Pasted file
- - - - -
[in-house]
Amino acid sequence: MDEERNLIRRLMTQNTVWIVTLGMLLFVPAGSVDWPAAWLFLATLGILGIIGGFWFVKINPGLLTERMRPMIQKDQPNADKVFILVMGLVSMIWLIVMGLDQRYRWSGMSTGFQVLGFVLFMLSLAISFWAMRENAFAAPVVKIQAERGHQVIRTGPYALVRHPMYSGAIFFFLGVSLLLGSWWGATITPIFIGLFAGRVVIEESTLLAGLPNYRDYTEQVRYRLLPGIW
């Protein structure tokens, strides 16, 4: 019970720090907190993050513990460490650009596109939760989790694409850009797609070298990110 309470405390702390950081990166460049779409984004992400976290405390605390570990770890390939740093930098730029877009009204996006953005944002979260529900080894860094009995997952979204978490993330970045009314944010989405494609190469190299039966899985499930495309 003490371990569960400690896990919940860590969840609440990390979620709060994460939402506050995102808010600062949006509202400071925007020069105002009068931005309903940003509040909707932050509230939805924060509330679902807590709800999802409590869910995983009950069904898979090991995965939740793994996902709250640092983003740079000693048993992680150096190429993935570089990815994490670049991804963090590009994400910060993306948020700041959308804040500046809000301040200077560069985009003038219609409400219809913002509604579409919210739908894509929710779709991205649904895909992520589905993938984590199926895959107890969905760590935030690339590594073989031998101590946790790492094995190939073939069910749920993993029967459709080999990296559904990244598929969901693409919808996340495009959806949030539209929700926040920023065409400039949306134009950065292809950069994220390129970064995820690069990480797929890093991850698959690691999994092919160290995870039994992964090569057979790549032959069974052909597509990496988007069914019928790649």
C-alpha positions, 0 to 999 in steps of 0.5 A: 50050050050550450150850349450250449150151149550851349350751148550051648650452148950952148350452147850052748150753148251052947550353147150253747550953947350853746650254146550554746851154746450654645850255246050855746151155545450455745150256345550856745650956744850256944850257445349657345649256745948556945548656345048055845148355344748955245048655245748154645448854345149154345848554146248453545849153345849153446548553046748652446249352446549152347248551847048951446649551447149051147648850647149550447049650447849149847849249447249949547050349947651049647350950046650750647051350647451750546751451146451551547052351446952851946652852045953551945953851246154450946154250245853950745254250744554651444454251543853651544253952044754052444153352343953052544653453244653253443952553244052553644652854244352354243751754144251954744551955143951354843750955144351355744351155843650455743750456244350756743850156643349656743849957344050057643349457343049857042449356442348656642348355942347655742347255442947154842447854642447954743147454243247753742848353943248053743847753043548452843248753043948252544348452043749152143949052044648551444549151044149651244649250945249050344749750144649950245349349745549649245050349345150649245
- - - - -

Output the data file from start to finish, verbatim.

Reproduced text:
[in-house]
Amino acid sequence: MDEERNLIRRLMTQNTVWIVTLGMLLFVPAGSVDWPAAWLFLATLGILGIIGGFWFVKINPGLLTERMRPMIQKDQPNADKVFILVMGLVSMIWLIVMGLDQRYRWSGMSTGFQVLGFVLFMLSLAISFWAMRENAFAAPVVKIQAERGHQVIRTGPYALVRHPMYSGAIFFFLGVSLLLGSWWGATITPIFIGLFAGRVVIEESTLLAGLPNYRDYTEQVRYRLLPGIW
């Protein structure tokens, strides 16, 4: 019970720090907190993050513990460490650009596109939760989790694409850009797609070298990110 309470405390702390950081990166460049779409984004992400976290405390605390570990770890390939740093930098730029877009009204996006953005944002979260529900080894860094009995997952979204978490993330970045009314944010989405494609190469190299039966899985499930495309 003490371990569960400690896990919940860590969840609440990390979620709060994460939402506050995102808010600062949006509202400071925007020069105002009068931005309903940003509040909707932050509230939805924060509330679902807590709800999802409590869910995983009950069904898979090991995965939740793994996902709250640092983003740079000693048993992680150096190429993935570089990815994490670049991804963090590009994400910060993306948020700041959308804040500046809000301040200077560069985009003038219609409400219809913002509604579409919210739908894509929710779709991205649904895909992520589905993938984590199926895959107890969905760590935030690339590594073989031998101590946790790492094995190939073939069910749920993993029967459709080999990296559904990244598929969901693409919808996340495009959806949030539209929700926040920023065409400039949306134009950065292809950069994220390129970064995820690069990480797929890093991850698959690691999994092919160290995870039994992964090569057979790549032959069974052909597509990496988007069914019928790649």
C-alpha positions, 0 to 999 in steps of 0.5 A: 50050050050550450150850349450250449150151149550851349350751148550051648650452148950952148350452147850052748150753148251052947550353147150253747550953947350853746650254146550554746851154746450654645850255246050855746151155545450455745150256345550856745650956744850256944850257445349657345649256745948556945548656345048055845148355344748955245048655245748154645448854345149154345848554146248453545849153345849153446548553046748652446249352446549152347248551847048951446649551447149051147648850647149550447049650447849149847849249447249949547050349947651049647350950046650750647051350647451750546751451146451551547052351446952851946652852045953551945953851246154450946154250245853950745254250744554651444454251543853651544253952044754052444153352343953052544653453244653253443952553244052553644652854244352354243751754144251954744551955143951354843750955144351355744351155843650455743750456244350756743850156643349656743849957344050057643349457343049857042449356442348656642348355942347655742347255442947154842447854642447954743147454243247753742848353943248053743847753043548452843248753043948252544348452043749152143949052044648551444549151044149651244649250945249050344749750144649950245349349745549649245050349345150649245